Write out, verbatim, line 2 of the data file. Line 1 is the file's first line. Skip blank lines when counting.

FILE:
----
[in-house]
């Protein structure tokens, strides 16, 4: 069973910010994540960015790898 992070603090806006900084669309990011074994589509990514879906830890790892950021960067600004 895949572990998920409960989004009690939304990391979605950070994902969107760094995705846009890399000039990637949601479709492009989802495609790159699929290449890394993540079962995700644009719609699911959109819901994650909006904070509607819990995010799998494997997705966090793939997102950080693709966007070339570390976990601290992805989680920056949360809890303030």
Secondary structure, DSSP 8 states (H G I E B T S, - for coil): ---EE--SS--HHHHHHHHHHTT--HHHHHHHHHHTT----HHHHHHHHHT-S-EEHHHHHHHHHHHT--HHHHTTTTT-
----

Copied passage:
């Protein structure tokens, strides 16, 4: 069973910010994540960015790898 992070603090806006900084669309990011074994589509990514879906830890790892950021960067600004 895949572990998920409960989004009690939304990391979605950070994902969107760094995705846009890399000039990637949601479709492009989802495609790159699929290449890394993540079962995700644009719609699911959109819901994650909006904070509607819990995010799998494997997705966090793939997102950080693709966007070339570390976990601290992805989680920056949360809890303030």